2 Answers 2


Here you could just do:

find . -name '*.txt' -type f -execdir wget -i {} -P . ';'

Using the non-standard though very common¹ -execdir predicate of find instead of -exec to run the command from within the directory of the found file (and with {} expanding to the file name's instead of full path, possibly prepended with ./ with some find implementations including GNU find).

With GNU find and xargs, you can run a few in parallel with:

xargs -r0 -n4 -P10 -a <(
  find . -name '*.txt' -type f -printf '-i\0%p\0-P\0%h\0'
  ) wget

Where we get find to construct the list of arguments for wget and output them NUL-delimited (0 being the only byte value that can't occur in an external command line argument of file path), xargs taking 4 at a time, to run wget instances, up to 10 in Parallel.

In zsh:

for file (**/*.txt(N.)) wget -i $file -P $file:h

(add the D glob qualifier if you also want to process hidden files like in the find approach).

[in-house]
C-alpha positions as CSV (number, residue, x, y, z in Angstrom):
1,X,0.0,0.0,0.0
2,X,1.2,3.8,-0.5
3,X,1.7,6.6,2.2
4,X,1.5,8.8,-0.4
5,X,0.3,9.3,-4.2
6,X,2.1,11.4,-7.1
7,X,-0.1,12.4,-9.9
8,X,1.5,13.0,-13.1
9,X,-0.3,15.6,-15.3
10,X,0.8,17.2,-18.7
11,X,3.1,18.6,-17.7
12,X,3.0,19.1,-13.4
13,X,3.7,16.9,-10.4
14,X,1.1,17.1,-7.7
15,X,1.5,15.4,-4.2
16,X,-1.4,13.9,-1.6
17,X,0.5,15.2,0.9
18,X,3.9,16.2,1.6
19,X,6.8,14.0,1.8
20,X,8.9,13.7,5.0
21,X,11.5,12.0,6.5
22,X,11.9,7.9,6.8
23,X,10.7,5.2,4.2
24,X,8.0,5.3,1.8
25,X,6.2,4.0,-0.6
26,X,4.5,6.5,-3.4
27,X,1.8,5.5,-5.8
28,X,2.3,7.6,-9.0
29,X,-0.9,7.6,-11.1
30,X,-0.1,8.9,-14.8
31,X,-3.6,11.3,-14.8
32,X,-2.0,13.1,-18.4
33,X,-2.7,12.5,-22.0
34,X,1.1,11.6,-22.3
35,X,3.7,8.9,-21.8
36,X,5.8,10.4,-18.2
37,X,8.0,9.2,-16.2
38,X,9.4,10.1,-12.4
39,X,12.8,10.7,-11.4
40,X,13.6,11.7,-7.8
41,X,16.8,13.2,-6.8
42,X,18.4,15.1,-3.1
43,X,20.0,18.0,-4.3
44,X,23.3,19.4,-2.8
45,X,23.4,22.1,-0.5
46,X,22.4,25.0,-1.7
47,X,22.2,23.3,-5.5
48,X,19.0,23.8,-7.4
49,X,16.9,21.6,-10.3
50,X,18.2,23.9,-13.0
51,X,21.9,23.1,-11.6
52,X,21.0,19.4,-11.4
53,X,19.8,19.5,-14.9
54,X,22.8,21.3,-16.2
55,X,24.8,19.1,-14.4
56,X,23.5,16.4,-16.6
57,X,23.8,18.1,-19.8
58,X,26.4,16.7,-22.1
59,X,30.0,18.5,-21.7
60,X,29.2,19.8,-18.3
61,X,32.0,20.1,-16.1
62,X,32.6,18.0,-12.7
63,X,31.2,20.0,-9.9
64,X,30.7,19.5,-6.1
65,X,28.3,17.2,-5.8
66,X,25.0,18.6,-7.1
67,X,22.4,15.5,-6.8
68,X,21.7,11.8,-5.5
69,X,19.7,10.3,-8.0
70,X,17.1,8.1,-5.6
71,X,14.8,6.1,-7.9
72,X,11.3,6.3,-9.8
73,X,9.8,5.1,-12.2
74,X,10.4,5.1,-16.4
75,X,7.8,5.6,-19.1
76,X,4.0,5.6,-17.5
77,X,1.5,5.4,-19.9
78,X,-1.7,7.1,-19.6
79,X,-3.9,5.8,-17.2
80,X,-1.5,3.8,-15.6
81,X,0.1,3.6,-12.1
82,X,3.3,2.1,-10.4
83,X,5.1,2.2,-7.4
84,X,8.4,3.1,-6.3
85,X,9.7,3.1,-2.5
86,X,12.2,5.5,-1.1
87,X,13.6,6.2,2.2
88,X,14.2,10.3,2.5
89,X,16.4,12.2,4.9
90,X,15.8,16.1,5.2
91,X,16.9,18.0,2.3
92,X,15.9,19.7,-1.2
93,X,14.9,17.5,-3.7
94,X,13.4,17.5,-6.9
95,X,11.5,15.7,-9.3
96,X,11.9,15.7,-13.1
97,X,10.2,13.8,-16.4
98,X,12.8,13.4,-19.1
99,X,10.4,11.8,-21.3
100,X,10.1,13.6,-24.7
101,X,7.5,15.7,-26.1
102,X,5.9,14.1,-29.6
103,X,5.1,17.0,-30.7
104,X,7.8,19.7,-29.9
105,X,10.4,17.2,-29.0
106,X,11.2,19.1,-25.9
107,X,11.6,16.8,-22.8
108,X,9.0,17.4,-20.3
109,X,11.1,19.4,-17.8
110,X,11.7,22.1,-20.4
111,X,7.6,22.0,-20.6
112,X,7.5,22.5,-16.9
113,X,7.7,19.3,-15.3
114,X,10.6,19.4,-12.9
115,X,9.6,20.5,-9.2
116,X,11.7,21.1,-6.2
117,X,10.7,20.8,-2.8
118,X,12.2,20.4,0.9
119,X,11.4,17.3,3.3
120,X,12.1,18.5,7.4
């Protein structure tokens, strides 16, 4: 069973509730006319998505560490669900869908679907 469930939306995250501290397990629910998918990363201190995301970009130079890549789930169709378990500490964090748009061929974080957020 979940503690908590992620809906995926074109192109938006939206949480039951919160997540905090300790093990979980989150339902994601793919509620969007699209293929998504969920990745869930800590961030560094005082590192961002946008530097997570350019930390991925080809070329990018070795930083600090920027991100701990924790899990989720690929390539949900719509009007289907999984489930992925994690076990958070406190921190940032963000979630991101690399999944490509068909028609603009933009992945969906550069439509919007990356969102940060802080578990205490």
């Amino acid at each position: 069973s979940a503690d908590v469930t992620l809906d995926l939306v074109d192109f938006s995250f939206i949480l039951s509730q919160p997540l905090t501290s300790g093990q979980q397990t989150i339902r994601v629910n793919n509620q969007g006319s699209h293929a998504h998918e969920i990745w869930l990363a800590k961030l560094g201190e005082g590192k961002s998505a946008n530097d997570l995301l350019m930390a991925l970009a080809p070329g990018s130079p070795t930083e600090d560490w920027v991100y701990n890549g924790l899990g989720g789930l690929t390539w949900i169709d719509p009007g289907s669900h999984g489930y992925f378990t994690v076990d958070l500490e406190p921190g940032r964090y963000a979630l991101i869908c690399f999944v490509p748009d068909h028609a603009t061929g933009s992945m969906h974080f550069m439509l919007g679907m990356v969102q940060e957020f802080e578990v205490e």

In your

find . -type f -name "*.txt" -exec bash -cx "wget -i \"{}\" -P  $(dirname \"{}\") " \;

The $(...) is within double quotes, so is expanded to the output of dirname \"{}\" by the shell you're entering that command in before passing the result to find.

dirname \"{}\", in sh/bash same as dirname '"{}"' like dirname anything-that-does-not-contain-a-slash-and-does-not-start-with-dash outputs . (a path to the current working directory).

So find is called with these arguments:

  1. find
  2. .
  3. -type
  4. f
  5. -name
  6. *.txt
  7. -exec
  8. bash
  9. -cx
  10. wget -i "{}" -P .
  11. ;

And find would run bash with these arguments:

  1. bash
  2. -cx
  3. wget -i "./path/to/the/file.txt" -P .

For each found file, and bash would in turn run wget with:

  1. wget
  2. -i
  3. ./path/to/the/file.txt
  4. -P
  5. .

But only if the path to the file doesn't contain \, ", ` nor " characters with potential disastrous consequences if they did (like if there was a file called $(rm -rf ~).txt).

While using single quotes instead of double quotes:

find . -type f -name "*.txt" -exec bash -cx 'wget -i "{}" -P  "$(dirname "{}")"' \;